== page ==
Restasis may be available through a mail-order pharmacy. Using this type of service may help lower the drug’s cost and allow you to receive your medication without leaving home. Some Medicare plans may help cover the cost of mail-order medications. You may also be able to get a 90-day supply of the drug via mail order.

If you don’t have health insurance, talk with your doctor or pharmacist. They may be able to suggest online pharmacy options that could work for you.

If you need financial support to pay for Restasis, or if you need help understanding your insurance coverage, help is available. For example:

  • A program called My Tears, My Rewards is available for Restasis. For more information and to find out if you’re eligible for support, call 844-469-8327or visit the program website.
  • Some websites provide details about drug assistance programs, ways to make the most of your insurance coverage, and links to savings cards and other services. Two such websites are:

To learn more about saving money on prescriptions with or without insurance, check out this article.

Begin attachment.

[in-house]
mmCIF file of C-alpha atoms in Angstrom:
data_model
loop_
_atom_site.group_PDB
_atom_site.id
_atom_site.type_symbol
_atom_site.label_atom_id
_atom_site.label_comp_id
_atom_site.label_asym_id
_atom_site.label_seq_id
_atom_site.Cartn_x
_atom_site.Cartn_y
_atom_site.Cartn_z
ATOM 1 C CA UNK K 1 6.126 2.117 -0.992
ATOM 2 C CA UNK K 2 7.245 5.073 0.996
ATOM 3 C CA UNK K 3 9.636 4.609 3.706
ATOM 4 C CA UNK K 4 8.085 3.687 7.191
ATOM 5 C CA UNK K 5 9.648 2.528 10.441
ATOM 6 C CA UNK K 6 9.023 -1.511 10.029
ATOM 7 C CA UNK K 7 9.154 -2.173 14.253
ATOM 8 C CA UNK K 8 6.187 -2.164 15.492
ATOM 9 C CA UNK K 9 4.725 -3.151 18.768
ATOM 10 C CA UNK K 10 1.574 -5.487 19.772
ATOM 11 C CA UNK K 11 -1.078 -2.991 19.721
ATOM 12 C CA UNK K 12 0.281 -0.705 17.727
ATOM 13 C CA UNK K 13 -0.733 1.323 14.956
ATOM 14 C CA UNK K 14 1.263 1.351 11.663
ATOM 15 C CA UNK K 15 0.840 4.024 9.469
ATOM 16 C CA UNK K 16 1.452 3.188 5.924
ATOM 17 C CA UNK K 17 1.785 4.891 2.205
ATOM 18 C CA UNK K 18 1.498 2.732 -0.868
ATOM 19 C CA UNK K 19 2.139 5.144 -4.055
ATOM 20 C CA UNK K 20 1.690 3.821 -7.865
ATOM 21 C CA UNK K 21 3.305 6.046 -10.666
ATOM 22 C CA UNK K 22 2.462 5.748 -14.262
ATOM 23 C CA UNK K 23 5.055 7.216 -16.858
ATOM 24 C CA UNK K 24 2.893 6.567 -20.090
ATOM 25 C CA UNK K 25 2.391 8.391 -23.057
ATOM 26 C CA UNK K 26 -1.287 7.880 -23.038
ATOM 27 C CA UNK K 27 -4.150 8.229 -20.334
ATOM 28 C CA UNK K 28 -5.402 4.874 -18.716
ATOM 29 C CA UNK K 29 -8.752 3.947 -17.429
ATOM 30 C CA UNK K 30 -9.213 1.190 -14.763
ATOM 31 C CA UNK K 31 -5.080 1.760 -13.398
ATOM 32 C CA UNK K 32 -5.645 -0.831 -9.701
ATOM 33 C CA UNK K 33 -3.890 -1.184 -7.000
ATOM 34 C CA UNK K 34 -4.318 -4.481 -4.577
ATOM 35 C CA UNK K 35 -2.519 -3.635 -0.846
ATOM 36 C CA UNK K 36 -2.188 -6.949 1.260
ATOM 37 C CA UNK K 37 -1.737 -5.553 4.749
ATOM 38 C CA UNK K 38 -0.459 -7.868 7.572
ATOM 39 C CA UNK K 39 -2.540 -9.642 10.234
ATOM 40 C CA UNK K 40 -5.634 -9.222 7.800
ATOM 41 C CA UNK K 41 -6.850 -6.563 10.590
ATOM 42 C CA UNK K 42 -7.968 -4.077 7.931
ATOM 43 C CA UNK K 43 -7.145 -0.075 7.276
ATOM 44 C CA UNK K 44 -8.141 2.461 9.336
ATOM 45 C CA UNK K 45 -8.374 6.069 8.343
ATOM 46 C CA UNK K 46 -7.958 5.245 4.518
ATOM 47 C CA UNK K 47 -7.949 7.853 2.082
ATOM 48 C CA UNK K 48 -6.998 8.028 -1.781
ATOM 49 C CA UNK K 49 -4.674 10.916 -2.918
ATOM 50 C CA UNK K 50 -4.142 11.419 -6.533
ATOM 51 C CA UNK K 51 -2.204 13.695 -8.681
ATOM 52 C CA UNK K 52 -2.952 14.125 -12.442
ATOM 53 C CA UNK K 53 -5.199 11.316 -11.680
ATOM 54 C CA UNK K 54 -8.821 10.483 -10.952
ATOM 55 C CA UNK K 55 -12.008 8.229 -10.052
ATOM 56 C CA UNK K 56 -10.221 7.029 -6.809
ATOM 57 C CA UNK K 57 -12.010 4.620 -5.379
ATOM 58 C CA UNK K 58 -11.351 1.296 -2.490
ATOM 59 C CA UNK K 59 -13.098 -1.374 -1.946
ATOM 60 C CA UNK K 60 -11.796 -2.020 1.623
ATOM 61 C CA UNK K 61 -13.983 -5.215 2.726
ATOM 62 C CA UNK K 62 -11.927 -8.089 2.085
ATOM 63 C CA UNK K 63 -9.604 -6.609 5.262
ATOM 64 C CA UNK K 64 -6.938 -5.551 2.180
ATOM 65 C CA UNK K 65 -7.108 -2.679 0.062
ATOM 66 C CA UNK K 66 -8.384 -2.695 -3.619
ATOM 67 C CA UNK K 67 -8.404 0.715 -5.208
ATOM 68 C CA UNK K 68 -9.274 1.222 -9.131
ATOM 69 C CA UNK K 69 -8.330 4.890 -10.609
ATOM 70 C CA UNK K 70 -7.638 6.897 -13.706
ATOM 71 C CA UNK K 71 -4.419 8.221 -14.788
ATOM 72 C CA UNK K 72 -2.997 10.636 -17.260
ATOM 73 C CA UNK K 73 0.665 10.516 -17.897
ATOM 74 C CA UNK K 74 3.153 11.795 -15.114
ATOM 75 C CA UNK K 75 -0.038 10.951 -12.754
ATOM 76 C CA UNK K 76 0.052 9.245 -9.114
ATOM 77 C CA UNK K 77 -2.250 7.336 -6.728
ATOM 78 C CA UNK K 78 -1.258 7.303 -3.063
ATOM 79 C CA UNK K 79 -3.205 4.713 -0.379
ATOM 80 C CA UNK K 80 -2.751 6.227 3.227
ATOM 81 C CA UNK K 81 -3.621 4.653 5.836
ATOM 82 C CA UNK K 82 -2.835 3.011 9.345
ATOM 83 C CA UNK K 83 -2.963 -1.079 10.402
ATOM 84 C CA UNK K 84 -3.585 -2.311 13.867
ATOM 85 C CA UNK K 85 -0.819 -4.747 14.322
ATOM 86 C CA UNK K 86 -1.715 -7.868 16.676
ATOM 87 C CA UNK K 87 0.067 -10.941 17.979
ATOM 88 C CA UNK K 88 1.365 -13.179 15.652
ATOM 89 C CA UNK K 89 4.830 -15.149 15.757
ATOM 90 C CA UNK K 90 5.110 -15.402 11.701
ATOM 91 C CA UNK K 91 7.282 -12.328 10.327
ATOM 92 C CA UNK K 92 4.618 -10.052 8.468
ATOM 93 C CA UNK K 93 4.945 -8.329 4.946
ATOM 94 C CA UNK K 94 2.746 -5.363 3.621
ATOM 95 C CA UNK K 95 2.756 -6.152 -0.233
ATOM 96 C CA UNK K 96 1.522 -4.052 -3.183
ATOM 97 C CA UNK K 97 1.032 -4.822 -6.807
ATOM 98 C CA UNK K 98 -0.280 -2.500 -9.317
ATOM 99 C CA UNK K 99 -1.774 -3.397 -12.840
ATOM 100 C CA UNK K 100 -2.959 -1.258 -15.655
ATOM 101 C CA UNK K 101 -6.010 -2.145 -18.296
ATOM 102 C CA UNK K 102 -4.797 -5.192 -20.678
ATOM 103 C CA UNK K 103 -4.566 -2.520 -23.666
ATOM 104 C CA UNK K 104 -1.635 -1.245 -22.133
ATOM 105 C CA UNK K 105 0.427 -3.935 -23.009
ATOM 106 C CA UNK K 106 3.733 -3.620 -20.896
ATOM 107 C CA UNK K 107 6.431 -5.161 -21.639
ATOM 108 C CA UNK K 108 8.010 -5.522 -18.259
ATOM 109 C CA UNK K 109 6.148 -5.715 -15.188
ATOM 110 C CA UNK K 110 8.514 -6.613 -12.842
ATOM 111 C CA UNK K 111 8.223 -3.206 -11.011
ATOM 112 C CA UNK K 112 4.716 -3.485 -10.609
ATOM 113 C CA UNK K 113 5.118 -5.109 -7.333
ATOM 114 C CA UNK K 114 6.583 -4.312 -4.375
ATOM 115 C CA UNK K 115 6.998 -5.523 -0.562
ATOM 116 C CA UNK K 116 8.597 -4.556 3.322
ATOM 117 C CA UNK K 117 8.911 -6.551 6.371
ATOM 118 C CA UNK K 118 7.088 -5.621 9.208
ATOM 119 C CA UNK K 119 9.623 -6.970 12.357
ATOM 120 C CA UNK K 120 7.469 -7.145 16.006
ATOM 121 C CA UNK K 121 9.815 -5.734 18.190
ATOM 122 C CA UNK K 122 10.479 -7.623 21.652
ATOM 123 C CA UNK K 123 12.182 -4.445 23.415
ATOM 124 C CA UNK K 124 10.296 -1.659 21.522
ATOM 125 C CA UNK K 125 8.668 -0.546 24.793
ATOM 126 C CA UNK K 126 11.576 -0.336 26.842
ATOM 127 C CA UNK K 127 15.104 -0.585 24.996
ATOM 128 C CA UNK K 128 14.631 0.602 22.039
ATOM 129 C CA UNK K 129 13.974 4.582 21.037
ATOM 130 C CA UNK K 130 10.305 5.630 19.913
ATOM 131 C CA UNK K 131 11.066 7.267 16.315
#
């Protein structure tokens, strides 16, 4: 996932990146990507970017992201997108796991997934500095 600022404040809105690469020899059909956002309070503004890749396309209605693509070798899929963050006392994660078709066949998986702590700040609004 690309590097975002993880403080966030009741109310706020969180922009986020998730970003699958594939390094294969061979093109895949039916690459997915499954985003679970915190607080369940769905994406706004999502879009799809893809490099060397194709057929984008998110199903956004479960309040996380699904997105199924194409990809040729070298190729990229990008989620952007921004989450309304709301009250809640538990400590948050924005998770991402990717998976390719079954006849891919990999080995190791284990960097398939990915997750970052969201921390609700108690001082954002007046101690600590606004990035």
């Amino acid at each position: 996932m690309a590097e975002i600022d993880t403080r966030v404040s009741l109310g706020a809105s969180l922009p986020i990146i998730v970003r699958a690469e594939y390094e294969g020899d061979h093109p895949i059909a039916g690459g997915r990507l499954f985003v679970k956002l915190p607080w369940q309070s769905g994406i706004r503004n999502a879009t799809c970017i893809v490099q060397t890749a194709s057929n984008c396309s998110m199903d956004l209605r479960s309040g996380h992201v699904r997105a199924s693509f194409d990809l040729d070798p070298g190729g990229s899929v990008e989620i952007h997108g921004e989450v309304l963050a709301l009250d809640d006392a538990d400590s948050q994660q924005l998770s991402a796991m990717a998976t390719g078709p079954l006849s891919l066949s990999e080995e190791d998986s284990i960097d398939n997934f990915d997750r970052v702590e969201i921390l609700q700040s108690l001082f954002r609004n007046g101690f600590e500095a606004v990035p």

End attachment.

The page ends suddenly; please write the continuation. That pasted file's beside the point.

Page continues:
Now that you’ve learned about cost and Restasis, you may still have some questions. Talk with your doctor or pharmacist, who can provide personalized guidance about cost issues related to Restasis. But if you have health insurance, you’ll need to talk with your insurance provider to learn the actual cost you would pay for Restasis.

Here are some other resources you may find helpful:

Disclaimer: Medical News Today has made every effort to make certain that all information is factually correct, comprehensive, and up to date. However, this article should not be used as a substitute for the knowledge and expertise of a licensed healthcare professional. You should always consult your doctor or another healthcare professional before taking any medication. The drug information contained herein is subject to change and is not intended to cover all possible uses, directions, precautions, warnings, drug interactions, allergic reactions, or adverse effects. The absence of warnings or other information for a given drug does not indicate that the drug or drug combination is safe, effective, or appropriate for all patients or all specific uses.